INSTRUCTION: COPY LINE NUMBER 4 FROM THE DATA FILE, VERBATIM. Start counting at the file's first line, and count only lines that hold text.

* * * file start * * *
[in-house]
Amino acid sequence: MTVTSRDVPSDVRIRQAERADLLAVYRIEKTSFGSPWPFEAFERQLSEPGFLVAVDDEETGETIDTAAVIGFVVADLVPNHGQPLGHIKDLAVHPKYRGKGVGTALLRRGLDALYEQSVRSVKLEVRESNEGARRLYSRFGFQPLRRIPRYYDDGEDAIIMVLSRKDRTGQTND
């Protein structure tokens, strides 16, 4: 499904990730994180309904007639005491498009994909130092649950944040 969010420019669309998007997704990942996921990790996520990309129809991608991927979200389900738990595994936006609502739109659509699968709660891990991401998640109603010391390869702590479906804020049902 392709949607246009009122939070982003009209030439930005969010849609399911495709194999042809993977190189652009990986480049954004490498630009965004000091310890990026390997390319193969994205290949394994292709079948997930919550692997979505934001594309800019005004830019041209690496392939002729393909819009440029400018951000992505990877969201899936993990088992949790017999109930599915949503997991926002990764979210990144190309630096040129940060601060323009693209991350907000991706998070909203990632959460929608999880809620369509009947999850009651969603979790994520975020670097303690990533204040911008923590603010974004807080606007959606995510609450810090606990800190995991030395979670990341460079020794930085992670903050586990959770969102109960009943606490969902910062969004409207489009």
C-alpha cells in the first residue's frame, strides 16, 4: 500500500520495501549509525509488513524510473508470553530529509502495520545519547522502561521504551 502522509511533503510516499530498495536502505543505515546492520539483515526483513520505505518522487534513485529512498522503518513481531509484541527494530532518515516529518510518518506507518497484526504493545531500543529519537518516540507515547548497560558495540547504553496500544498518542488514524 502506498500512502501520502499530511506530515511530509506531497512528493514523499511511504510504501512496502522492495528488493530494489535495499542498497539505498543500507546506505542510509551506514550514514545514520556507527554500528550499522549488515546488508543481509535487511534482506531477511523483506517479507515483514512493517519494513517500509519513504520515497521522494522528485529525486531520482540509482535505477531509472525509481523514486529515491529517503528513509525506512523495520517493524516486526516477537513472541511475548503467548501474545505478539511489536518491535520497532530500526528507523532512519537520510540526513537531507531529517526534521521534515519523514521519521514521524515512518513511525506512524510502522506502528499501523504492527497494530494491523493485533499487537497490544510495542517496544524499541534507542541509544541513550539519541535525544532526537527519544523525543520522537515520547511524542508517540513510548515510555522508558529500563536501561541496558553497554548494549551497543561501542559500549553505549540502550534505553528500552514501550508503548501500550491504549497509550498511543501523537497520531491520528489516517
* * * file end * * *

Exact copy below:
C-alpha cells in the first residue's frame, strides 16, 4: 500500500520495501549509525509488513524510473508470553530529509502495520545519547522502561521504551 502522509511533503510516499530498495536502505543505515546492520539483515526483513520505505518522487534513485529512498522503518513481531509484541527494530532518515516529518510518518506507518497484526504493545531500543529519537518516540507515547548497560558495540547504553496500544498518542488514524 502506498500512502501520502499530511506530515511530509506531497512528493514523499511511504510504501512496502522492495528488493530494489535495499542498497539505498543500507546506505542510509551506514550514514545514520556507527554500528550499522549488515546488508543481509535487511534482506531477511523483506517479507515483514512493517519494513517500509519513504520515497521522494522528485529525486531520482540509482535505477531509472525509481523514486529515491529517503528513509525506512523495520517493524516486526516477537513472541511475548503467548501474545505478539511489536518491535520497532530500526528507523532512519537520510540526513537531507531529517526534521521534515519523514521519521514521524515512518513511525506512524510502522506502528499501523504492527497494530494491523493485533499487537497490544510495542517496544524499541534507542541509544541513550539519541535525544532526537527519544523525543520522537515520547511524542508517540513510548515510555522508558529500563536501561541496558553497554548494549551497543561501542559500549553505549540502550534505553528500552514501550508503548501500550491504549497509550498511543501523537497520531491520528489516517